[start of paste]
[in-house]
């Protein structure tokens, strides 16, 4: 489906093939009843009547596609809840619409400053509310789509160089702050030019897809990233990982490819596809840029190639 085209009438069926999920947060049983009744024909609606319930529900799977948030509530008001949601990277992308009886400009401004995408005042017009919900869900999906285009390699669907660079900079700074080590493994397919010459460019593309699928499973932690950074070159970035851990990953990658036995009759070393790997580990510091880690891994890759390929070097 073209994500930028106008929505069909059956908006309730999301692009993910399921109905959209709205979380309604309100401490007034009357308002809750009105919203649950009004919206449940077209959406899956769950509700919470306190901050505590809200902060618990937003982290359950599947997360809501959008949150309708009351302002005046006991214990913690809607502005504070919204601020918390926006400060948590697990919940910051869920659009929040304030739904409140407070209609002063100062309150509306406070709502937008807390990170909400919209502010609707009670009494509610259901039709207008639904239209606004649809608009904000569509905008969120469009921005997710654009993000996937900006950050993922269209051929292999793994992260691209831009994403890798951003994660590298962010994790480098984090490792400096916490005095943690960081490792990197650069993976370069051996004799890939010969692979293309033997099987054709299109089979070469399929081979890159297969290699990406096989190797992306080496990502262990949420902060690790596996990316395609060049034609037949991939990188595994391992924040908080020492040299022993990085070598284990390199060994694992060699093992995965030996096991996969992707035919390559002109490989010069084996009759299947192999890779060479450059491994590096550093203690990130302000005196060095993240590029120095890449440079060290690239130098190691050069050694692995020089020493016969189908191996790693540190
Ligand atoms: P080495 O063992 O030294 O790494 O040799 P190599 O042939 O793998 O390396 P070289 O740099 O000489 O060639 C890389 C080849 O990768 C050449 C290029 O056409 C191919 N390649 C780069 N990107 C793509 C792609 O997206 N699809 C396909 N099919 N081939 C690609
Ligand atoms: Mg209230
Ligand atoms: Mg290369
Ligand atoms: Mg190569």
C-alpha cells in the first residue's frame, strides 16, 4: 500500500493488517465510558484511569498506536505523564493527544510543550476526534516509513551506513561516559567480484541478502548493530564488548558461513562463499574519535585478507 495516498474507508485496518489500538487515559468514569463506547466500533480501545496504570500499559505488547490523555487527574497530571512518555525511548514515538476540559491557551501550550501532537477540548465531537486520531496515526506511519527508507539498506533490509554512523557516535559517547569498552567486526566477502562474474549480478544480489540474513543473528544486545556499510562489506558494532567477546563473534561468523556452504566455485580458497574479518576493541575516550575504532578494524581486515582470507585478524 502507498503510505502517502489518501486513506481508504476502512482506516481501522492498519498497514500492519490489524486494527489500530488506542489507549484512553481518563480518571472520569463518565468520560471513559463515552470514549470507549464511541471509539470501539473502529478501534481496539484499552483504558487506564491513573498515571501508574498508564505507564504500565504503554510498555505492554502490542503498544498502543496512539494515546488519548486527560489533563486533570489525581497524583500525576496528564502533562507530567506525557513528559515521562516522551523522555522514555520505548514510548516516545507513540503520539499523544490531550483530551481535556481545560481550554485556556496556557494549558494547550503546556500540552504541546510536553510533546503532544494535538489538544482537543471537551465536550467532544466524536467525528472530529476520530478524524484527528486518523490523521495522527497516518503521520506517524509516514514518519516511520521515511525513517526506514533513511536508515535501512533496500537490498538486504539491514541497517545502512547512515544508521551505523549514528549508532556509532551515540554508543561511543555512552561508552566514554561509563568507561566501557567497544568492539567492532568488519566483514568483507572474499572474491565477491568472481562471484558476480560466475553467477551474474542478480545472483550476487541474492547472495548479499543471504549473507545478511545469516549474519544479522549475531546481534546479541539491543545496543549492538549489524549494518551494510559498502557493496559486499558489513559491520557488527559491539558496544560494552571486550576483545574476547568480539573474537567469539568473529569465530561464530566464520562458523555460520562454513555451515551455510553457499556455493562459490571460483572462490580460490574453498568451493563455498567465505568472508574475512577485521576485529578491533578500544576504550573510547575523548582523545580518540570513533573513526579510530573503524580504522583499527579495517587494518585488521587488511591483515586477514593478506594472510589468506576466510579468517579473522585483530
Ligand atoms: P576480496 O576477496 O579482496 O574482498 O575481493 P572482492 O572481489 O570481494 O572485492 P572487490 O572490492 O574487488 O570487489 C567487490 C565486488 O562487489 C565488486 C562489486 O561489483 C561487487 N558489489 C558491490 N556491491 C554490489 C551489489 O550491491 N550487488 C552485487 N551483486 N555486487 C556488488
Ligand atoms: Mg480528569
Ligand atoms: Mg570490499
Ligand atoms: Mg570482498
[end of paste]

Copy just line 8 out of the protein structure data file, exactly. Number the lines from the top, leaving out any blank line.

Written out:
Ligand atoms: P576480496 O576477496 O579482496 O574482498 O575481493 P572482492 O572481489 O570481494 O572485492 P572487490 O572490492 O574487488 O570487489 C567487490 C565486488 O562487489 C565488486 C562489486 O561489483 C561487487 N558489489 C558491490 N556491491 C554490489 C551489489 O550491491 N550487488 C552485487 N551483486 N555486487 C556488488